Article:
The Javan Rhinoceros (Rhinoceros sondaicus) is very close to extinction. There are believed to be as few as 40 left in the wild in Ujung Kulon National Park, Indonesia and none are currently in captivity. The IUCN Red List currently lists Javan rhinos as critically endangered. In October, poachers killed the last remaining Javan rhino in Vietnam. Several were alive in the wild in Vietnam as recently as 2004. A survey of surviving Javan rhinos in Indonesia found that there are very few females in the population.
Snow leopards (Panthera uncia) are listed as endangered on the IUCN Red List. IUCN estimates that there are 4,080 to 6,590 snow leopards in the wild. A subspecies, the Amur leopard is critically endangered. Native to the Russian Far East and northern China, there are fewer than 50 left in the wild. In July, cameras recorded snow leopards in 16 different locations in northeastern Afghanistan.
Tigers (Panthera tigris) are listed as endangered on the IUCN Red List. According to WWF, there are as few as 3,200 tigers left in the wild. In November, Interpol launched a campaign to save tigers in the 13 Asian countries where they still exist, reported the Associated Press. There were around 100,000 tigers in Asia in 1900.
The Irrawaddy dolpin (Orcaella brevirostris), which is native to Southeast Asia, is listed as vulnerable on the IUCN Red List. The Mekong River subpopulation, however, is listed as critically endangered. According to WWF, there are only 85 of these dolphins left in Southeast Asia. The limited range of this animal along with killing by fisherman has left Irrawaddy dolphin populations in danger.
The Vaquita (Phocoena sinus) is a small porpoise native to the Gulf of California. It is listed as critically endangered on the IUCN Red List. WWF estimates that there are around 245 vaquita left in the wild. They are most immediately threatened by "entanglement in fishing gear." Fortunately, WWF helped authorities in Mexico to reduce bycatch of vaquita to a "level that does not threaten the population" by 2009.
Atlantic Bluefin Tuna (Thunnus thynnus) are listed as endangered on the IUCN Red List. According to WWF, they are threatened by overfishing. A report from October found that eastern Atlantic bluefin is traded at twice the amount catch quotas actually allow. In August, it was reported that Mitsubishi executives planned to buy up tons of bluefin and freeze it to profit from impending population collapses.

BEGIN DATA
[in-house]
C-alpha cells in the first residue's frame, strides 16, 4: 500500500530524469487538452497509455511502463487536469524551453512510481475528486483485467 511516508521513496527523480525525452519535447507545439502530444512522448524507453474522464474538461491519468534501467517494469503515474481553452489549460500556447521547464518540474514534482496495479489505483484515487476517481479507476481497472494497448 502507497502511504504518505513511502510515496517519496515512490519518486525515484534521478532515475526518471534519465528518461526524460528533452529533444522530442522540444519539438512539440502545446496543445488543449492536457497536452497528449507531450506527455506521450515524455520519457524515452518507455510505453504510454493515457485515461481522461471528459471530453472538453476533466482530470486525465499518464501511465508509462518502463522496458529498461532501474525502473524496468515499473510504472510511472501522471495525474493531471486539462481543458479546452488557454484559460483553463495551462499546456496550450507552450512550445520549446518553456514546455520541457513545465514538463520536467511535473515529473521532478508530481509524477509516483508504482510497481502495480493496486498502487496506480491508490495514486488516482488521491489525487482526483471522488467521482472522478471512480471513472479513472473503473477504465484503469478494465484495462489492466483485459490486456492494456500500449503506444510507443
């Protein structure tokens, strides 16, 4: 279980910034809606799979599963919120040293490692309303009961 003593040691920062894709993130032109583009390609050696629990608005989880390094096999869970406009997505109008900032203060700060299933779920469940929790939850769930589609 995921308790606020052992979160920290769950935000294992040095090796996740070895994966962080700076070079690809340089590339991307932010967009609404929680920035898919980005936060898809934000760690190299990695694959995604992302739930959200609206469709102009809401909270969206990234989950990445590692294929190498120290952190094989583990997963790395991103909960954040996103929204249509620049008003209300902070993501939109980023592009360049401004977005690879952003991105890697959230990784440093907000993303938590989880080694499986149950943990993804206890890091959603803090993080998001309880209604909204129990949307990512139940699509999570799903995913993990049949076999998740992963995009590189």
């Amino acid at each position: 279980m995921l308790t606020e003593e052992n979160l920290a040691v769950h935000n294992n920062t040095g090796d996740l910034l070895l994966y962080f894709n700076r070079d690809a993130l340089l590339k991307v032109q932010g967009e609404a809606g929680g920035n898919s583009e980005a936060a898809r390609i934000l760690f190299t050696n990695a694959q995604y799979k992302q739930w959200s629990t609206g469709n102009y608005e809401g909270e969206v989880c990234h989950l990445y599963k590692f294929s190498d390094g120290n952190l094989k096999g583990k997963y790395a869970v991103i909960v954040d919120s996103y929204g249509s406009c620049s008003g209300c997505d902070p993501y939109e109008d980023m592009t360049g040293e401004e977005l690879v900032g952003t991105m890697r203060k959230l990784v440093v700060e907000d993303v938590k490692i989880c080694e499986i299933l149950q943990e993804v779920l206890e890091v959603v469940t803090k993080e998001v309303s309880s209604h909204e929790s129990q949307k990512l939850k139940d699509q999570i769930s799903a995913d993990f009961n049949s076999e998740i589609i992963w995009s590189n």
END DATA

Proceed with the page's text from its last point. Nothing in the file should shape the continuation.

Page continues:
The mountain gorilla (Gorilla beringei beringei), a subspecies of the eastern gorilla, is listed as critically endangered on the IUCN Red List. WWF explains that there are estimated to be about 786 individuals left in the two mountain gorilla populations near the Uganda-Rwanda-DRC and in a national park in Uganda. However, the two populations have grown by 14 and 12 percent, respectively, in the past decade. Armed conflicts and natural resource exploitation have been blamed for endangering the gorilla populations.
The Sumatran Orangutan (Pongo abelii) is listed as critically endangered on the IUCN Red List. According to WWF, they are the most endangered of the two orangutan species and there are about 7,500 Sumatran Orangutans left in the wild. Native only to parts of Sumatra, Indonesia, the orangutans are threatened by human agricultural and residential development. A recent study found that residents of Borneo killed at least 750 endangered orangutans in a one-year period. "Born To Be Wild," a recent IMAX film, tells the story of caretakers who are raising orphaned orangutans.
Leatherback turtles (Dermochelys coriacea) are listed as critically endangered on the IUCN Red List. According to WWF, there are about 34,000 nesting females left in the world and populations in the Atlantic are relatively stable. In the Pacific, however, there may be as few as 2,300 adult females. Their wide geographical distribution and shallow dive depth means they are threatened by longline fishing operations, explains WWF. A study from September found that although the number of sea turtles killed in U.S. fisheries has declined by 90 percent since 1990, it may not be enough to sustain sea turtle populations. In August, a 700-pound leatherback washed up on the shore at Montauk, New York.